Though Twitter has 288 million monthly active users, the company is still working to convince business owners, as well as investors, that the brand has value for advertising and marketing purposes. There are good reasons for marketers to believe that a lot can be accomplished with 140 characters and that the people on Twitter are good target audience. Recent studies on the shopping behavior of Twitter users shows the platform is good for inspiring behavior in potential customers and the best ways to do it.
Twitter partnered with Millward Brown and Crimson Hexagon to conduct two studies to help retailers understand how people use Twitter at various points in the purchase process and what drives them to buy. The results of a Twitter-funded study on the effectiveness of Twitter should be taken with a grain of salt, but the results do suggests that the platform has a large number of consumers who use the platform to help them shop online and to navigate each step of the purchase process, from learning about a product to finding where to buy it. This means that marketers should use some of their budget to promote their brand on Twitter.
“From ordering home goods to splurging on spring fashion, shopping is a favorite pastime of Twitter users,” wrote Angie Ficek in a blog post on Twitter. “To help retailers understand how people navigate the purchase process and what drives them to buy, we recently conducted studies with Millward Brown and Crimson Hexagon. The insights we gained can help you maximize sales by sending Twitter shoppers the right message at the right moment.”
According to a Millward Brown survey of women on Twitter who had recently purchased household staples, Twitter users have bigger budgets and buy more often than non-users. These female survey respondents reported they planned to spend about 22 percent more than non-users over the next six months. And according to their own self-reported spending, these Twitter users had made nearly twice as many purchases in the past month. Though this is common sense, the study confirmed that people who use Twitter are more likely to shop online than people who don’t use Twitter. To put a number to it, on average, Twitter users shopped online 6.9 times a month, compared to non-users who shopped online just 4.3 times a month.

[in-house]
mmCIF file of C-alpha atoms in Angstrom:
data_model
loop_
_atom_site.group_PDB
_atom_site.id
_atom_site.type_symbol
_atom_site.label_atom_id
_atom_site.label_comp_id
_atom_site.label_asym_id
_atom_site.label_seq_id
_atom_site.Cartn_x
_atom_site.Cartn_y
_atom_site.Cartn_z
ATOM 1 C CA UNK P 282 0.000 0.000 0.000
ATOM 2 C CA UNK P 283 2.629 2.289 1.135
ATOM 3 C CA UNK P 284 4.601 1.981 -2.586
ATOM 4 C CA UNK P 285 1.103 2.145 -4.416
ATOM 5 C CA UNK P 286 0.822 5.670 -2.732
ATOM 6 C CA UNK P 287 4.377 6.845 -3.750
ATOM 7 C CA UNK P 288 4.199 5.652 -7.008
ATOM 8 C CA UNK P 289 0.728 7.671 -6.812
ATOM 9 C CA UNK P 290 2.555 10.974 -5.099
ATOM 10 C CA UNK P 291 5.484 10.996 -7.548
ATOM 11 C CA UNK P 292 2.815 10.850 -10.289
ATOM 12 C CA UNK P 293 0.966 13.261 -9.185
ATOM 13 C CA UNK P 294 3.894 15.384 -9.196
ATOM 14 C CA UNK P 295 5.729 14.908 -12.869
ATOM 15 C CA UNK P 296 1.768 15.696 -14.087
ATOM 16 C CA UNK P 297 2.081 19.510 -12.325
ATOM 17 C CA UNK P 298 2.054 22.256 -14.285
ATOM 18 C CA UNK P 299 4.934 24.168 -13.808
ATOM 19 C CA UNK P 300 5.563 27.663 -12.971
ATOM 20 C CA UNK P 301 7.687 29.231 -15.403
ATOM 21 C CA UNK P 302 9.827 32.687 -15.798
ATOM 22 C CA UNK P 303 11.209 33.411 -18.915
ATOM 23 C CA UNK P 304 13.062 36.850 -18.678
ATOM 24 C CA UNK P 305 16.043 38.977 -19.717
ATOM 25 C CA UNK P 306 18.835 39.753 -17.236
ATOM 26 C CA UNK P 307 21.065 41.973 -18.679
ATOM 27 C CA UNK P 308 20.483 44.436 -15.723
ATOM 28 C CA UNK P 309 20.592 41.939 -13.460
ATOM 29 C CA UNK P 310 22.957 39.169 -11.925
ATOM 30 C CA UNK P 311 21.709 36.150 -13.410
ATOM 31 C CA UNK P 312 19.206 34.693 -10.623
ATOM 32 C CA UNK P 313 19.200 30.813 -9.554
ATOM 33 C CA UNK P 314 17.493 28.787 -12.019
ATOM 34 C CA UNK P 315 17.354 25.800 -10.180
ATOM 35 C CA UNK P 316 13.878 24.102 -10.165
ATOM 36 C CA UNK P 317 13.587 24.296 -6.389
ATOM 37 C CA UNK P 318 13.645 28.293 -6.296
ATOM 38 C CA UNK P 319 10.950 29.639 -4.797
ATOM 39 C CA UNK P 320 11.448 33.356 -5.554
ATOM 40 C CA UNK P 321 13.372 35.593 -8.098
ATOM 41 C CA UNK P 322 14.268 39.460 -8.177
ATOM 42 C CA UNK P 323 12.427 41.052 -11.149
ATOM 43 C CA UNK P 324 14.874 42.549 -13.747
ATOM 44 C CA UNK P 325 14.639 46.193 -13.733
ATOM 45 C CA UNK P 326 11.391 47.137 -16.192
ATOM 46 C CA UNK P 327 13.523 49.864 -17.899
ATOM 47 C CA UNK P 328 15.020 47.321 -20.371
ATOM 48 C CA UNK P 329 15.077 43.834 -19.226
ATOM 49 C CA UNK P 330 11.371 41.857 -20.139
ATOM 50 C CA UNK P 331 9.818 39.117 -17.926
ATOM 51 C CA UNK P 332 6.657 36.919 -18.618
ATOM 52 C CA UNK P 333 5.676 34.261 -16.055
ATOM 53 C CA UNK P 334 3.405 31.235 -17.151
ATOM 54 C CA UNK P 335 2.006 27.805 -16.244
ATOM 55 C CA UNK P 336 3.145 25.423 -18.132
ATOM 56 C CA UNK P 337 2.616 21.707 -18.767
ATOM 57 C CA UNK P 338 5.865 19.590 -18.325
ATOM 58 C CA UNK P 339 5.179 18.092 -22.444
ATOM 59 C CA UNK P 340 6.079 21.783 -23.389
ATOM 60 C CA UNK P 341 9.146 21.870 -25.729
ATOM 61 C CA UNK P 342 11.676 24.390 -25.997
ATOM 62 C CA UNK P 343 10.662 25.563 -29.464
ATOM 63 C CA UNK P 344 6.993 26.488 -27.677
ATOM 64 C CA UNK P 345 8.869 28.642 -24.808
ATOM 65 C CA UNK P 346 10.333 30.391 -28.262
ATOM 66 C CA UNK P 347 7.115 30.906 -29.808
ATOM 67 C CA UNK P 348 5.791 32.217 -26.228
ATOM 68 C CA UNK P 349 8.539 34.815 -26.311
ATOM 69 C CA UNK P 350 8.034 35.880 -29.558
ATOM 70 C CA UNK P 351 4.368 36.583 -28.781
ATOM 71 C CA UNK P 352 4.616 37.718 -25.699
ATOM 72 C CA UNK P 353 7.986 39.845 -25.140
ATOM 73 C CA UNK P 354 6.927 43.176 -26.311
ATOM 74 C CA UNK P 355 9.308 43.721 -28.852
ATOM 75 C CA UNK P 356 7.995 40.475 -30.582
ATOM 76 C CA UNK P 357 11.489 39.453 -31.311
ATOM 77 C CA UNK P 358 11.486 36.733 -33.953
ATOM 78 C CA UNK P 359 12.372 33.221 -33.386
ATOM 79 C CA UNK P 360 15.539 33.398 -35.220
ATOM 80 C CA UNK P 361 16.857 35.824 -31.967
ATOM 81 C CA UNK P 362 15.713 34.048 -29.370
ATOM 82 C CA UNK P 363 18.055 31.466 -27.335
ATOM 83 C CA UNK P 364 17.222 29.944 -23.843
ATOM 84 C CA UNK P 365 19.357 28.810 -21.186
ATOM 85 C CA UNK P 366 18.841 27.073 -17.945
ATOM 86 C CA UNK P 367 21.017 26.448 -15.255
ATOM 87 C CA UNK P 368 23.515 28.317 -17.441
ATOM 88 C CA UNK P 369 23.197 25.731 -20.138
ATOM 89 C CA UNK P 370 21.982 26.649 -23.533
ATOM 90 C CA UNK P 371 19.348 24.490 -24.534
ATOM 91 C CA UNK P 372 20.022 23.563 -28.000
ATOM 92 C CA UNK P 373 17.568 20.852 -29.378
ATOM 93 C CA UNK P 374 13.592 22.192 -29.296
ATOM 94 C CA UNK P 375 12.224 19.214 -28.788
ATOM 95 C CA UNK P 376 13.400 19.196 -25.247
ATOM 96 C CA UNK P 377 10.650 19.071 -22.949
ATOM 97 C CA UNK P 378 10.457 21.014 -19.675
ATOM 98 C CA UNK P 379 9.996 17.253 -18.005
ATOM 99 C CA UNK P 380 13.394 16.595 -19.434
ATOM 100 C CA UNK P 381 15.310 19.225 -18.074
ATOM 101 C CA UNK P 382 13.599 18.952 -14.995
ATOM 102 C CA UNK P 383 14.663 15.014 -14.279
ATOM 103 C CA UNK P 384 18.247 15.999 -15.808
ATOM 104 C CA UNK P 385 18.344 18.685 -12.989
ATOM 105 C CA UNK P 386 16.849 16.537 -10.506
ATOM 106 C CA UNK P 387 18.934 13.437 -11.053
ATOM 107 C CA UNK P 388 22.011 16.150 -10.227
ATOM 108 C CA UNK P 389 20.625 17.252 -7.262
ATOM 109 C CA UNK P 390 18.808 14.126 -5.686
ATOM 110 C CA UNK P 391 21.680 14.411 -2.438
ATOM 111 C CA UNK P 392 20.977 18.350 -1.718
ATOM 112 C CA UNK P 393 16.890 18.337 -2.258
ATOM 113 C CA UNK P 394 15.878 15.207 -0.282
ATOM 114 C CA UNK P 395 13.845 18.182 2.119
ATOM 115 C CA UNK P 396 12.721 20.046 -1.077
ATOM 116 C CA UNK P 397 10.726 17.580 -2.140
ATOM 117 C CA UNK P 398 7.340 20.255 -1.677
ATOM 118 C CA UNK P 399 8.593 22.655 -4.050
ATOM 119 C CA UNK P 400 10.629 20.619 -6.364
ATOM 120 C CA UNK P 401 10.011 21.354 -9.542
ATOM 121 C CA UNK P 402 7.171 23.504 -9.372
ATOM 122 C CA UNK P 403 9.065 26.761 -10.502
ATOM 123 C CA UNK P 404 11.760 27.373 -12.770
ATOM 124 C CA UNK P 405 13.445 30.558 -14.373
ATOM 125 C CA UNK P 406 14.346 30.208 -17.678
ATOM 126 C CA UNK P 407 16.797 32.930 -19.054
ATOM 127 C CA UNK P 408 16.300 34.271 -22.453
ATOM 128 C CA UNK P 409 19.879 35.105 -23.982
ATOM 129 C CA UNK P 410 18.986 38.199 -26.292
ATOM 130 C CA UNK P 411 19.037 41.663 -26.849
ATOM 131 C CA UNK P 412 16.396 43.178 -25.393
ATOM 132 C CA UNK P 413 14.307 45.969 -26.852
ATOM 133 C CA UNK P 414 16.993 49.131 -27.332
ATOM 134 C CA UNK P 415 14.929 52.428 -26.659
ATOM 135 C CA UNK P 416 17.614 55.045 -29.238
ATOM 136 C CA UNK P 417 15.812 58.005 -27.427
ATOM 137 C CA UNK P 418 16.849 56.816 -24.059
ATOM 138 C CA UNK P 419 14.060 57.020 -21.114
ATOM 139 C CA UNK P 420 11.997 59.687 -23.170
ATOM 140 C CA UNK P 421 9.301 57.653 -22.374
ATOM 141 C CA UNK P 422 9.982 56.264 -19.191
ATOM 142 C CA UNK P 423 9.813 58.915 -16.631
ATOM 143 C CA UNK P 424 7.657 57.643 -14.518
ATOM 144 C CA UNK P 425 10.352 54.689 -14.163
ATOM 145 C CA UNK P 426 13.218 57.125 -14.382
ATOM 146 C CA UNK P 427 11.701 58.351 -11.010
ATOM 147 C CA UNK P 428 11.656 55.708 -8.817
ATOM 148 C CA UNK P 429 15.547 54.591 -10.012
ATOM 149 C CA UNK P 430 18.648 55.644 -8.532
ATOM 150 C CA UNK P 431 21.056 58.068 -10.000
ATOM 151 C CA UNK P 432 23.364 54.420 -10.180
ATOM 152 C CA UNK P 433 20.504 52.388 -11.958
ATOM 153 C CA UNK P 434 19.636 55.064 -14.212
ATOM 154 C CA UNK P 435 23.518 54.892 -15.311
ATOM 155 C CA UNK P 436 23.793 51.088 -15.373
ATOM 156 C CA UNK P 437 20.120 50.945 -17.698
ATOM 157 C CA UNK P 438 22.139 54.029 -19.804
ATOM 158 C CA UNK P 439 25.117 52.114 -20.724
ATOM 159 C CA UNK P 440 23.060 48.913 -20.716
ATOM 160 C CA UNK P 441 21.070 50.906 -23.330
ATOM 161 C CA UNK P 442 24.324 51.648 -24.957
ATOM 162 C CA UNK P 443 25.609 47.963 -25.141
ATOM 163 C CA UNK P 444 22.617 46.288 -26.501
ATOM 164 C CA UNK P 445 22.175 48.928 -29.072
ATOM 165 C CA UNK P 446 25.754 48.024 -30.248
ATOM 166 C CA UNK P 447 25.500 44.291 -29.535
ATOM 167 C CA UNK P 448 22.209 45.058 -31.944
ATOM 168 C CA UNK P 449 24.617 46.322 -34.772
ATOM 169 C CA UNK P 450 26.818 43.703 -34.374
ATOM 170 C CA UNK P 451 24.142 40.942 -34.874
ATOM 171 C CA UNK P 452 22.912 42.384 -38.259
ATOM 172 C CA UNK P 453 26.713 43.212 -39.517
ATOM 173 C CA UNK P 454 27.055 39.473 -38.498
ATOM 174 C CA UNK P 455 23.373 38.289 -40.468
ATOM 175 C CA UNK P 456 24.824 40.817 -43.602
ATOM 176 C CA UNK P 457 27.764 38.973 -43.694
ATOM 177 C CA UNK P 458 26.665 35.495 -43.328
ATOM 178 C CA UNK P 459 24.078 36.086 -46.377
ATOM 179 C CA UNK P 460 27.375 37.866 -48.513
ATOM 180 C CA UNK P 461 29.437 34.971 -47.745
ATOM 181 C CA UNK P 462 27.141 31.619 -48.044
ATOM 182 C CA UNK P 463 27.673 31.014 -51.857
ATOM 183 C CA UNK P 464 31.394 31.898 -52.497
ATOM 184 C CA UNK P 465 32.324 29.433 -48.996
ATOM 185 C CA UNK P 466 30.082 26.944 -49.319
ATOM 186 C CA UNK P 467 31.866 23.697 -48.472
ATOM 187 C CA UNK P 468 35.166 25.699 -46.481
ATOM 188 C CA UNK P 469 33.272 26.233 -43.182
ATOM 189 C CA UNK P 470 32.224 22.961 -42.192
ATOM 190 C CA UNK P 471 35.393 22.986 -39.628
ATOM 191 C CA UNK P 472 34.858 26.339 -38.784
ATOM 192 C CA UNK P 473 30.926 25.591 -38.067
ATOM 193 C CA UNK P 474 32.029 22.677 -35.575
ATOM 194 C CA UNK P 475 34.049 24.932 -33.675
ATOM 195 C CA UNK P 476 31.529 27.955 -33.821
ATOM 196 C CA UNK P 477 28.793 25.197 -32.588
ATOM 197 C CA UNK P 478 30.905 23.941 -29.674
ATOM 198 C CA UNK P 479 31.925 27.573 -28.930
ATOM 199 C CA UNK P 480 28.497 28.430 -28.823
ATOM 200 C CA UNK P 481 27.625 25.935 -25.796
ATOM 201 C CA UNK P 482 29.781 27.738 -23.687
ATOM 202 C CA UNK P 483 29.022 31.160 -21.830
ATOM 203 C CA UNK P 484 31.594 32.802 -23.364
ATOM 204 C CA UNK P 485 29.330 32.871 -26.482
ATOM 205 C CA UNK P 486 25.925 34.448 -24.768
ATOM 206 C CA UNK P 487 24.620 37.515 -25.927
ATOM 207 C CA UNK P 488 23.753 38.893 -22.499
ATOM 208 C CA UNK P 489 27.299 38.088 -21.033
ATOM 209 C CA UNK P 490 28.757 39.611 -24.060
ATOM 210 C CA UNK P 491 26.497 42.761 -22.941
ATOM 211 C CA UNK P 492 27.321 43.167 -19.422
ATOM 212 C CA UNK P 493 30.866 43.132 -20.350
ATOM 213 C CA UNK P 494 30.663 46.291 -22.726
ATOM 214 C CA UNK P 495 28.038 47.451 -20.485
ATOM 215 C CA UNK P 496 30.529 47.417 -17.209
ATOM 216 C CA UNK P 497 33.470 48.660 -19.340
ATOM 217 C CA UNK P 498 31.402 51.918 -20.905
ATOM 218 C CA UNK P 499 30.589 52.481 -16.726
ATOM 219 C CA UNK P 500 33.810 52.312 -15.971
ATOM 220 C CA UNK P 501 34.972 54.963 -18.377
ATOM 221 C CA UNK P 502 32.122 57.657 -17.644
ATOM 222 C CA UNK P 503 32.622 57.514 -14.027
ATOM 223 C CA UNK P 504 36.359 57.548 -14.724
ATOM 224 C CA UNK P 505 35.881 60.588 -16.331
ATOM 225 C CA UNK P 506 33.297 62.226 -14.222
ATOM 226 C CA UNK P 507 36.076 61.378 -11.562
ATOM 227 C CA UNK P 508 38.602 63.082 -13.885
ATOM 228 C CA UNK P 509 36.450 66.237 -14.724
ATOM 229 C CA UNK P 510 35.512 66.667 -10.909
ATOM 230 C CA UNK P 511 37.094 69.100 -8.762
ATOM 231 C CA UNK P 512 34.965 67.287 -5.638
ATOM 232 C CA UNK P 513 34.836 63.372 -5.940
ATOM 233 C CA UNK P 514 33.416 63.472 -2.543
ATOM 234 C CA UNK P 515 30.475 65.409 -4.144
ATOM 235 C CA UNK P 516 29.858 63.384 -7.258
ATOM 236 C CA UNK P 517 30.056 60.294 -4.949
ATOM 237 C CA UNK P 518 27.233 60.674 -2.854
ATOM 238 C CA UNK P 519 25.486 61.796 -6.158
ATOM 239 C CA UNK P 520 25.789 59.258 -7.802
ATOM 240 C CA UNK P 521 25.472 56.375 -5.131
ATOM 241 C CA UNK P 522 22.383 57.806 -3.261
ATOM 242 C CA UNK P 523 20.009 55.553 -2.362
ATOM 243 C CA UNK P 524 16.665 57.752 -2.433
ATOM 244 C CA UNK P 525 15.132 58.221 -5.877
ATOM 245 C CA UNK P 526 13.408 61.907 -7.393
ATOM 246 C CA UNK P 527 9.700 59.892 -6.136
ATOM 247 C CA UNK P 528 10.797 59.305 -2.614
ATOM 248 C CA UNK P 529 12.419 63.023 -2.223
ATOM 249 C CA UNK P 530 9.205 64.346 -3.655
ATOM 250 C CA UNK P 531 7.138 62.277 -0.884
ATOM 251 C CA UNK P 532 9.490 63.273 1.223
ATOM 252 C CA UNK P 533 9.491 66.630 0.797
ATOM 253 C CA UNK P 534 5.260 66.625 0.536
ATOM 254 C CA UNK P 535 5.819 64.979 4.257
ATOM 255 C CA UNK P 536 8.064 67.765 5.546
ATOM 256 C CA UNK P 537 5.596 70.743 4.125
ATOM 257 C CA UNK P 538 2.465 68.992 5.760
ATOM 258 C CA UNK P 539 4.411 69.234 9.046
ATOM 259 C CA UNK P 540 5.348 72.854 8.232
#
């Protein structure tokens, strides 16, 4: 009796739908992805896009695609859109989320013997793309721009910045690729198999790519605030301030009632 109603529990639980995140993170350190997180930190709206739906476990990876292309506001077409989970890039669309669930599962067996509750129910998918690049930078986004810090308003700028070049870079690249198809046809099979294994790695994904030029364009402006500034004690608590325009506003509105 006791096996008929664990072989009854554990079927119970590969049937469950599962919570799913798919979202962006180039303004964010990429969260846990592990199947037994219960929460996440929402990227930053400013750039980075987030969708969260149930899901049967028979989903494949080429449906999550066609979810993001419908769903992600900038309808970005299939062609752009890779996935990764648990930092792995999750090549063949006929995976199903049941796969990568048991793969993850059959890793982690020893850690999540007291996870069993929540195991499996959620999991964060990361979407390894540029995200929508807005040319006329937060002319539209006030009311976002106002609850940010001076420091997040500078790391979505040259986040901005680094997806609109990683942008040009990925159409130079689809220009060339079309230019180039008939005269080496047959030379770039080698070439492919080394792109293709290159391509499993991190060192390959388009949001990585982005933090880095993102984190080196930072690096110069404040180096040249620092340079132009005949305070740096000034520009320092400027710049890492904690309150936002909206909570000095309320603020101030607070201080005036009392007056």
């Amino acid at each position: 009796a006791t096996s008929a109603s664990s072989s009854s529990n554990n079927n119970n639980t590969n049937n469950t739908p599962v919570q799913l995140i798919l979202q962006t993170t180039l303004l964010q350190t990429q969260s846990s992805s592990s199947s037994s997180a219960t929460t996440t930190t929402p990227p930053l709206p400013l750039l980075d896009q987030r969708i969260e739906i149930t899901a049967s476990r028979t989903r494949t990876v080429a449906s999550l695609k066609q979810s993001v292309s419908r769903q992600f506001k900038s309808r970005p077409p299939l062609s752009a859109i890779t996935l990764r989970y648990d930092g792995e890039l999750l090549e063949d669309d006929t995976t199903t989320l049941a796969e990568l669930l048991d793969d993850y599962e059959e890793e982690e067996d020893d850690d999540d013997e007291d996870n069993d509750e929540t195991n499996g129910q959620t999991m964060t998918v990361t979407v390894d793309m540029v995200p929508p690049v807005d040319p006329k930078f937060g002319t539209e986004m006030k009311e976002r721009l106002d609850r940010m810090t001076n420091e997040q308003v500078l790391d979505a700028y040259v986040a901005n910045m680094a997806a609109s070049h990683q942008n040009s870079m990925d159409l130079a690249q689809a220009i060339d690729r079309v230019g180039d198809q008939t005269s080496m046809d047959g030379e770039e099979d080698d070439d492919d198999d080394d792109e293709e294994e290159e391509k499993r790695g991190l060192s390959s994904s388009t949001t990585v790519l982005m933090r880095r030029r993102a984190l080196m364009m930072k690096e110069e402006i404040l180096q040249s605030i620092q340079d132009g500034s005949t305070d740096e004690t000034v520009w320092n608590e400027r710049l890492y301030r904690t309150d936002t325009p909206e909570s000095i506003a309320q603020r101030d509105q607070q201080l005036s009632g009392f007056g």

The Millward Brown study also showed that nearly half (49%) of female Twitter shoppers say that Twitter content has influenced their purchase decisions, which makes the platform prime real estate for brands. As was stated in the opening, a lot can be accomplished with just 140 characters, such as getting people interested enough to click a link for more information.
The study did provide evidence that shoppers on Twitter are engaged. According to the research provided by Twitter, Twitter users are 160% more likely to stay up-to-date on brand news and promotions, 120% more likely to search for deals and sales and 240% more likely to converse with a brand than retail shoppers on the average social network.
Of course, people don’t engage with each tweet in exactly the same way, and that’s where the other study comes in. Twitter’s work with Crimson Hexagon showed that for each retail category, there was a both a sweet spot with the sales funnel to target them and certain topics that generate engagement for that industry.
Here are the top sales factors for the 5 industries they reported:
Big Box Retail: Customer Service
Consumer Electronics: Advertisements
Home Improvement: Seeking Suggestions
Grocery and Pharmacies: Recommendations
This information can help marketers create better campaigns that are focused on consumers’ needs at the point in the sales cycle when they are most likely to be searching for information on a brand’s products. Taken together, the data paints a picture of a Twitter as an extremely useful platform for resourceful marketers, which supports past research on Twitter.
For more information on Twitter, read this article on a possible Twitter plan to tweets back into real-time search on Google.